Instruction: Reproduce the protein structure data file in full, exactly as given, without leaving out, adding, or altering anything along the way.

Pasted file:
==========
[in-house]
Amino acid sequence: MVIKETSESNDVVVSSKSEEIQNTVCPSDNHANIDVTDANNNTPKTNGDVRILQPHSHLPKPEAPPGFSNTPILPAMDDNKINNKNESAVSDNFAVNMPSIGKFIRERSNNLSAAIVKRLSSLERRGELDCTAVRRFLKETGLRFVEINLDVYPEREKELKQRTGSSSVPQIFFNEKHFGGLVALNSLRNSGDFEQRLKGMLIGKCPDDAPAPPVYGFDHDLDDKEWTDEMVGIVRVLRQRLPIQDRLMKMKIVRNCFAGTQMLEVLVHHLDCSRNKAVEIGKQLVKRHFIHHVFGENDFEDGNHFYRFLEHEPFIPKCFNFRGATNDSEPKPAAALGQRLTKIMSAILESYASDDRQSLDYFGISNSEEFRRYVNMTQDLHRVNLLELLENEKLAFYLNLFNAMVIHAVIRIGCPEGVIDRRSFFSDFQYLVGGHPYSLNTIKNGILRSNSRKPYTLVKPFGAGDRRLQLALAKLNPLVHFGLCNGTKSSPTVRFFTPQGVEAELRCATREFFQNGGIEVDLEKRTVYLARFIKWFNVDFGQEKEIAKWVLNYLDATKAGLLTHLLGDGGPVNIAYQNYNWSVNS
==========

[in-house]
Amino acid sequence: MVIKETSESNDVVVSSKSEEIQNTVCPSDNHANIDVTDANNNTPKTNGDVRILQPHSHLPKPEAPPGFSNTPILPAMDDNKINNKNESAVSDNFAVNMPSIGKFIRERSNNLSAAIVKRLSSLERRGELDCTAVRRFLKETGLRFVEINLDVYPEREKELKQRTGSSSVPQIFFNEKHFGGLVALNSLRNSGDFEQRLKGMLIGKCPDDAPAPPVYGFDHDLDDKEWTDEMVGIVRVLRQRLPIQDRLMKMKIVRNCFAGTQMLEVLVHHLDCSRNKAVEIGKQLVKRHFIHHVFGENDFEDGNHFYRFLEHEPFIPKCFNFRGATNDSEPKPAAALGQRLTKIMSAILESYASDDRQSLDYFGISNSEEFRRYVNMTQDLHRVNLLELLENEKLAFYLNLFNAMVIHAVIRIGCPEGVIDRRSFFSDFQYLVGGHPYSLNTIKNGILRSNSRKPYTLVKPFGAGDRRLQLALAKLNPLVHFGLCNGTKSSPTVRFFTPQGVEAELRCATREFFQNGGIEVDLEKRTVYLARFIKWFNVDFGQEKEIAKWVLNYLDATKAGLLTHLLGDGGPVNIAYQNYNWSVNS